The Associated General Contractors of America reported that 21 states and the District of Columbia added construction positions in September, a three-state drop when compared to August. Meanwhile, just 35 states added payroll positions between September 2015 and September 2016.
New York generated the most month-to-month construction positions (5,100 jobs, up 1.4%), and Arizona added the biggest share (2,900 jobs, up 2.1%). California added the most jobs since September 2015 (30,900, up 4.2%), while Iowa saw the biggest increase (13,700, 17.7%).
From August to September, employment remained the same in five states and dropped in 24, with Pennsylvania shedding the most positions (3,400, down 1.4%) and Wyoming losing the highest percentage (900, down 4.1%). Year over year, 15 states and Washington, DC, lost jobs, with Kansas giving up the most (4,700, down 7.7%) and Wyoming losing the largest share (2,100, down 9.2%) .
Contractors are largely positive about the potential for future construction activity, said AGC Chief Economist Ken Simonson, indicating that the payroll contractions are most likely due to a continued shortage of skilled workers. He called on the U.S. Senate to take action on career and technical-school legislation that the U.S. House of Representatives already passed to expand on existing programs and draw more people into the industry.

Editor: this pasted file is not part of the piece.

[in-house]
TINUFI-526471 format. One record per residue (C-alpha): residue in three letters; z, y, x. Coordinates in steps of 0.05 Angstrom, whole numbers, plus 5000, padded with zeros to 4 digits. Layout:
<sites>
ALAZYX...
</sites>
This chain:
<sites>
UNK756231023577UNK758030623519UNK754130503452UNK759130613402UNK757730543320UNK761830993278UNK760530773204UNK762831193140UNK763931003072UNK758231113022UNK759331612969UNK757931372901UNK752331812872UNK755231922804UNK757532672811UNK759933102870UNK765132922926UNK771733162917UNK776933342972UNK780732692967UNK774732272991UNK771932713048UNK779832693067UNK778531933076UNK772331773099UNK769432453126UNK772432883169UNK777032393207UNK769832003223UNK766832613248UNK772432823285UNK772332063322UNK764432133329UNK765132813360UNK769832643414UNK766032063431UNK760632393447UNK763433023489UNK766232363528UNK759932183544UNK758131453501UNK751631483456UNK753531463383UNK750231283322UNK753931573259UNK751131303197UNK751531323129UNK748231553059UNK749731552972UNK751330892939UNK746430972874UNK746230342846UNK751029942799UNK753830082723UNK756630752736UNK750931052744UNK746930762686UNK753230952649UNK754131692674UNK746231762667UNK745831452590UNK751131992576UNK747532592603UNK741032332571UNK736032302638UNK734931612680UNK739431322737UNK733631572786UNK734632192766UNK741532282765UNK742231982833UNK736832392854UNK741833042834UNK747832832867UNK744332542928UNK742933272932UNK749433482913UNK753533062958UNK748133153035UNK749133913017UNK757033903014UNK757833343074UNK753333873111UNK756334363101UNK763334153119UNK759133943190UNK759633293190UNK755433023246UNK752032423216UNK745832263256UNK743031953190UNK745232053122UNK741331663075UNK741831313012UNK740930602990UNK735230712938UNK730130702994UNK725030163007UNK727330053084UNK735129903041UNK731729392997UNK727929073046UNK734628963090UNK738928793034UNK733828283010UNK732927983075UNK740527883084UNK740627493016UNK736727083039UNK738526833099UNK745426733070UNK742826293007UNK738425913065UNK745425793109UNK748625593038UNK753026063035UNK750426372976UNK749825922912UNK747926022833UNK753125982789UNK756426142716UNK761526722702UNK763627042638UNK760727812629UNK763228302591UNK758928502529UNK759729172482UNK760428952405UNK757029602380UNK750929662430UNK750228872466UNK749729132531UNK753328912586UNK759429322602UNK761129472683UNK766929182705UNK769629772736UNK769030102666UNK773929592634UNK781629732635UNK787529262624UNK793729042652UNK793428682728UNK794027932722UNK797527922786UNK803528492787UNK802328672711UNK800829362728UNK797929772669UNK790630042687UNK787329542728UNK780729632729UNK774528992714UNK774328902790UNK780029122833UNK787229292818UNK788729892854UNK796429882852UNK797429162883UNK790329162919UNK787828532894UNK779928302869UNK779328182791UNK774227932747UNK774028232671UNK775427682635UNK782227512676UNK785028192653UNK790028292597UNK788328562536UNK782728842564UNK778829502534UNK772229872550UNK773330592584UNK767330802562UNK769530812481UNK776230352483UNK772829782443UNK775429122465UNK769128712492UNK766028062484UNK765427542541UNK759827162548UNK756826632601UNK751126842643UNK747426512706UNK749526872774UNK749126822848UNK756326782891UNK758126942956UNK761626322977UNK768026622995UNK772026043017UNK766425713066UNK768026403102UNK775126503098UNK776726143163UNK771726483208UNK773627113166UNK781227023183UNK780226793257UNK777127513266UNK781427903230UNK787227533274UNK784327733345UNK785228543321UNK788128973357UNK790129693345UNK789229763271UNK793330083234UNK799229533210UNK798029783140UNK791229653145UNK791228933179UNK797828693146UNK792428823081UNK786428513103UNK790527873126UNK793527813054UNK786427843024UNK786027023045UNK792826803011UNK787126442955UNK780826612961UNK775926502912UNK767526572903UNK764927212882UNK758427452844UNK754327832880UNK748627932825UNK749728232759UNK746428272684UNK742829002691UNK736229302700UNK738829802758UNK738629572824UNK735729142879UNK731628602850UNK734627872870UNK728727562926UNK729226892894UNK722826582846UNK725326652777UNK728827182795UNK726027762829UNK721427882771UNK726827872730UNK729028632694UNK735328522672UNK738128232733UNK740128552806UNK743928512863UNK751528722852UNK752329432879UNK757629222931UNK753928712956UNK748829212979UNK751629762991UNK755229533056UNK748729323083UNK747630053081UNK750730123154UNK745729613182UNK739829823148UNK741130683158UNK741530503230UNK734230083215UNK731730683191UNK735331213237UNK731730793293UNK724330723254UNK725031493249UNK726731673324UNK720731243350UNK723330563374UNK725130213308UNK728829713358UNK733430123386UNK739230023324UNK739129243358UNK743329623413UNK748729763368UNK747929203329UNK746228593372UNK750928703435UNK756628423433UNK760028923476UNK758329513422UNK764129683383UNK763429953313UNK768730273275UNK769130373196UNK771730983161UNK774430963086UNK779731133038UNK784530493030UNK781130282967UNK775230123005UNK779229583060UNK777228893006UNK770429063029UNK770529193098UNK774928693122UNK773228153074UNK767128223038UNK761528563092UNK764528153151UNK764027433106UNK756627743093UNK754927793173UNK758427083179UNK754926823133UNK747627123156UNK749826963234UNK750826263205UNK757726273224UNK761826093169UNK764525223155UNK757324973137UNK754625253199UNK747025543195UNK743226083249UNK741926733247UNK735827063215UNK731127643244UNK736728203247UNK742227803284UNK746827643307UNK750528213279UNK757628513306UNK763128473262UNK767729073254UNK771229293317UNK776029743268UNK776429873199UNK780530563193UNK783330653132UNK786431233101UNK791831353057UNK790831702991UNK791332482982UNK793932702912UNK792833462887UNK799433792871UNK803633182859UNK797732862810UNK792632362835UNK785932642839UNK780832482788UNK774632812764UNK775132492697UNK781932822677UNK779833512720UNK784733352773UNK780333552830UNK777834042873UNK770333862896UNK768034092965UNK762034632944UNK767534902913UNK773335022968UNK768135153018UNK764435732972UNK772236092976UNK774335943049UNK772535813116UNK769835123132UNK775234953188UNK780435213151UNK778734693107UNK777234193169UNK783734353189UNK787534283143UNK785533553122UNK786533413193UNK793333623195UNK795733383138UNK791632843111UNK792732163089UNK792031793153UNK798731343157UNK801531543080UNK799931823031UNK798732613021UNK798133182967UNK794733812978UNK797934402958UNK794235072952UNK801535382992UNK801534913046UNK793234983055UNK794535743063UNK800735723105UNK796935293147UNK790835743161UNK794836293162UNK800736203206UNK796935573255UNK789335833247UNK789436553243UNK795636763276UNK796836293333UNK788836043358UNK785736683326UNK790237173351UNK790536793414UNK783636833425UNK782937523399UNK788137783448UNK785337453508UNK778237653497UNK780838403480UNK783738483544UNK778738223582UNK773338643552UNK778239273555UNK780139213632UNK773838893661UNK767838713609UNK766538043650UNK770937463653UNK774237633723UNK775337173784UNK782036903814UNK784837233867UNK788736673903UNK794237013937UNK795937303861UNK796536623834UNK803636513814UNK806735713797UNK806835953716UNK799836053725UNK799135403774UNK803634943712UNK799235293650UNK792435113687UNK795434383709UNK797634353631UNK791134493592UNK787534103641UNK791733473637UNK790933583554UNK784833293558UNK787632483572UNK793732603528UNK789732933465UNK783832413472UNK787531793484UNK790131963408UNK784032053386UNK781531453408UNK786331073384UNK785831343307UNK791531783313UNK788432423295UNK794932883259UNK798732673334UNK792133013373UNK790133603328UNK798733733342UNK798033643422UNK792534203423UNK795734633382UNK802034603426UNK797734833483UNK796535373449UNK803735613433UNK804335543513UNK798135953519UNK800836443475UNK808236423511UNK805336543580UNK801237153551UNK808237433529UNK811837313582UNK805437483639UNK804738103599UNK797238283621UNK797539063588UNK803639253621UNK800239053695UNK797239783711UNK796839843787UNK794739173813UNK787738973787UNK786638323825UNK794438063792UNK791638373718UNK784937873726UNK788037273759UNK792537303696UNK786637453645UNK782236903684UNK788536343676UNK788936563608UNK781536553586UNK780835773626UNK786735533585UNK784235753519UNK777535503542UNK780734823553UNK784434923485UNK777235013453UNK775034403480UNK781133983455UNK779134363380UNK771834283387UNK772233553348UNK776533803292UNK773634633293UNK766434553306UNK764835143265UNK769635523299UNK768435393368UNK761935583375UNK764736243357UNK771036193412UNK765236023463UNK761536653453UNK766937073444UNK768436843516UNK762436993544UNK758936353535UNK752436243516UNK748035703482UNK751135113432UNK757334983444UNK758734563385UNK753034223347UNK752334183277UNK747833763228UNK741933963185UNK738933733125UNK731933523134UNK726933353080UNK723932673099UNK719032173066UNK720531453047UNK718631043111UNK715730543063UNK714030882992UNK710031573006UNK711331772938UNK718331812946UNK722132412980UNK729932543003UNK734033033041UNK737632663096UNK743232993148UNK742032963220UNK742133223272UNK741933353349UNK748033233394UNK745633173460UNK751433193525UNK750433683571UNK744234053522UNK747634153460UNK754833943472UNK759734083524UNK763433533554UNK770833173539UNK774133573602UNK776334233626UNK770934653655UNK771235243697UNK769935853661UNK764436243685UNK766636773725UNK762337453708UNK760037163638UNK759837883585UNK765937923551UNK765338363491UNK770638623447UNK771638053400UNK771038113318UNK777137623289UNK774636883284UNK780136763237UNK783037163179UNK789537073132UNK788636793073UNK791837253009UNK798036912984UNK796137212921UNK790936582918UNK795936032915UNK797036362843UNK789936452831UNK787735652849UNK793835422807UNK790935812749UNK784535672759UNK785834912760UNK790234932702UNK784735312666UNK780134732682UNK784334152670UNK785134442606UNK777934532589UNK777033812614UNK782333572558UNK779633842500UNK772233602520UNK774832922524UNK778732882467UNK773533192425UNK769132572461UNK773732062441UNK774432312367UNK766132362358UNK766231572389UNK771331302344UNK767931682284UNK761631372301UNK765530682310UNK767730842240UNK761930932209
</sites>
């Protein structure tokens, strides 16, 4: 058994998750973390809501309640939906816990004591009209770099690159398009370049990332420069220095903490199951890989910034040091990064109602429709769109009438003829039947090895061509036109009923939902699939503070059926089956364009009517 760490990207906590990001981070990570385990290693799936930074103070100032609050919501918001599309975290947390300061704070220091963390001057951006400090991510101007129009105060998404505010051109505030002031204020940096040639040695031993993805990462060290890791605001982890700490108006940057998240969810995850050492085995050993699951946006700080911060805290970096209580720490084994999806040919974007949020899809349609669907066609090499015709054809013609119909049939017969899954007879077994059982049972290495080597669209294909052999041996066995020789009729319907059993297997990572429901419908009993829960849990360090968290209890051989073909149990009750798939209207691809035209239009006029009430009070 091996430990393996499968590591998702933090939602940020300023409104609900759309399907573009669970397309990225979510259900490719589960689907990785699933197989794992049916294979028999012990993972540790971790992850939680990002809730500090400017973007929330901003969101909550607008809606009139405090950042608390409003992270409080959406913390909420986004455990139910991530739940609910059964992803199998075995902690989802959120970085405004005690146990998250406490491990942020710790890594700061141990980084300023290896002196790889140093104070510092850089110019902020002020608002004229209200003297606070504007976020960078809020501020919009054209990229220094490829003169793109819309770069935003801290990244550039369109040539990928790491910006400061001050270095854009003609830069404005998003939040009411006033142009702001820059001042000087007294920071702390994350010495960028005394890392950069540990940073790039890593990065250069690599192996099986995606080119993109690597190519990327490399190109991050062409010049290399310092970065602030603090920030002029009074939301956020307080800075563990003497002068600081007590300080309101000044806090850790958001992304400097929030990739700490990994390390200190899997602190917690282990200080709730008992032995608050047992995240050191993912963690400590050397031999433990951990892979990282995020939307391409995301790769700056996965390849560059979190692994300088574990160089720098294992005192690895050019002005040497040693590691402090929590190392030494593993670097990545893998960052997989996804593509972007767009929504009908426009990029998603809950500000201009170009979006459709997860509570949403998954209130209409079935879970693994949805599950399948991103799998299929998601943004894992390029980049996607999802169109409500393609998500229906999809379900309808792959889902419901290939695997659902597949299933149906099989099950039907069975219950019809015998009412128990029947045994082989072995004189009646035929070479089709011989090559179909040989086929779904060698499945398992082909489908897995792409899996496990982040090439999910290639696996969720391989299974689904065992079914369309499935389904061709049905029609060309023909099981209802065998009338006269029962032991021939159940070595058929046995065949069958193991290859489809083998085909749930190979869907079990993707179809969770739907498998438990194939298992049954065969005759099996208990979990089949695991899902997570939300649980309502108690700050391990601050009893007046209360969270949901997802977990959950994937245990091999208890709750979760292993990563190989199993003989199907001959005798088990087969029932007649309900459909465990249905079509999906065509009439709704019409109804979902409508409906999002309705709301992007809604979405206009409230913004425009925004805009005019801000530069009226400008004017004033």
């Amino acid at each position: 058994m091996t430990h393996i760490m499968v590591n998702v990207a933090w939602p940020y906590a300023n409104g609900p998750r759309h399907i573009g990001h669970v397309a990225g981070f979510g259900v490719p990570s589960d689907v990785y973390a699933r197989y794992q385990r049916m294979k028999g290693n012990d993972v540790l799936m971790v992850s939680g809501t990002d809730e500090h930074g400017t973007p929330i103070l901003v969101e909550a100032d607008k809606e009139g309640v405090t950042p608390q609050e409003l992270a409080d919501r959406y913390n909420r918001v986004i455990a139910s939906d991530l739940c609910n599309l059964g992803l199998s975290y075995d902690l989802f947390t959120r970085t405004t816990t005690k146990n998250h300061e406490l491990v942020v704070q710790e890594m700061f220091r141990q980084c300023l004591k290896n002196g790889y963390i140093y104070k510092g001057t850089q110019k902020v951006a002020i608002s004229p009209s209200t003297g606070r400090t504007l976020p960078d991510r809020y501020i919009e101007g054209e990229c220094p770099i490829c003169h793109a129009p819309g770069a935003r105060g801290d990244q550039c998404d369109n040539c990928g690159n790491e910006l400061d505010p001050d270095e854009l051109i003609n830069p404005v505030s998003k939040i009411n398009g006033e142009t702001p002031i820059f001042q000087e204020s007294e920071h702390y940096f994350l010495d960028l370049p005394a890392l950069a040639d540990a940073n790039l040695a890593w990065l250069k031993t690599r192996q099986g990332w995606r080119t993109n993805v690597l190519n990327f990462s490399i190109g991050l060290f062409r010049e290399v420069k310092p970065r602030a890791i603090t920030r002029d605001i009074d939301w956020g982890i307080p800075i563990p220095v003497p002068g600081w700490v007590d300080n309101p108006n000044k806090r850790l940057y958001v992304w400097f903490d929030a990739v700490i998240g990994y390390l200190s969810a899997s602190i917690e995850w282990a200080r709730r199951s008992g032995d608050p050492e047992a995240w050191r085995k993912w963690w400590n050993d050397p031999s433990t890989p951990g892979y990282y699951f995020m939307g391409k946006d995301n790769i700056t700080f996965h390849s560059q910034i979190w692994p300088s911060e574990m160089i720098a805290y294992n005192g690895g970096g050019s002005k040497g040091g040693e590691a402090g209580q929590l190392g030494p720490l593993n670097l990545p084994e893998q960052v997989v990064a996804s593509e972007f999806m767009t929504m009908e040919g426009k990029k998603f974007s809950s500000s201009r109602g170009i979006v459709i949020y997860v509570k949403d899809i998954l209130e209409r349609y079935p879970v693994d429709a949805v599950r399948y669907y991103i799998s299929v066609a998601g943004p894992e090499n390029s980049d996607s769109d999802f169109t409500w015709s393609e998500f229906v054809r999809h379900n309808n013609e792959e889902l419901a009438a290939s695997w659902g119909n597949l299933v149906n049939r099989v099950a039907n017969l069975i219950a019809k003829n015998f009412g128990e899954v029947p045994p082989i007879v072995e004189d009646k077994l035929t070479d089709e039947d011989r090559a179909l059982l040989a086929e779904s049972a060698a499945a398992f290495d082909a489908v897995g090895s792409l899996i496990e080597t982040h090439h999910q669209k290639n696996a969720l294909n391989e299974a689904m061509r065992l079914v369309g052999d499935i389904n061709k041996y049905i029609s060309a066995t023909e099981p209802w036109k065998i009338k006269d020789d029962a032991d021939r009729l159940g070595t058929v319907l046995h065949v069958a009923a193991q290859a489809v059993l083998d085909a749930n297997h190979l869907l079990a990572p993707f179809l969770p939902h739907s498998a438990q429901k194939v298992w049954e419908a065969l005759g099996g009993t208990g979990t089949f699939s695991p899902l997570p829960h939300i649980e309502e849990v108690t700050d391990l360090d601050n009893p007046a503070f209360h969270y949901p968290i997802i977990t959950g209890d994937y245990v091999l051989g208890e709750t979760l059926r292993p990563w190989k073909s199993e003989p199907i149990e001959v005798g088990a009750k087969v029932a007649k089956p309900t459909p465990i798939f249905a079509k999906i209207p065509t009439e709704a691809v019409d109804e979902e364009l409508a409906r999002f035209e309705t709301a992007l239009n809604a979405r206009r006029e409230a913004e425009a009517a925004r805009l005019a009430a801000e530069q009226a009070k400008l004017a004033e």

In an August survey, the AGC found that 69% of contractors were having difficulty finding qualified hourly employees, and 75% expected to have a hard time finding enough skilled workers next year. The AGC said that wages increased 2.8% year over year from September 2015 to September 2016, but MarketWatch pointed out that while construction companies have tried to make do with fewer employees through streamlined workflows and longer working hours, only 48% of firms have used higher wages to attract employees.
Construction employment came back strong in September, adding almost 23,000 jobs from August, according to the Bureau of Labor Statistics' latest report. Nonresidential and residential specialty trade contractors were the biggest drivers, accounting for almost 15,000 of those positions. Total construction employment, according to the AGC, hit 6,669,000 — a level not seen since 2008 — and was 3.4% higher than in September 2015.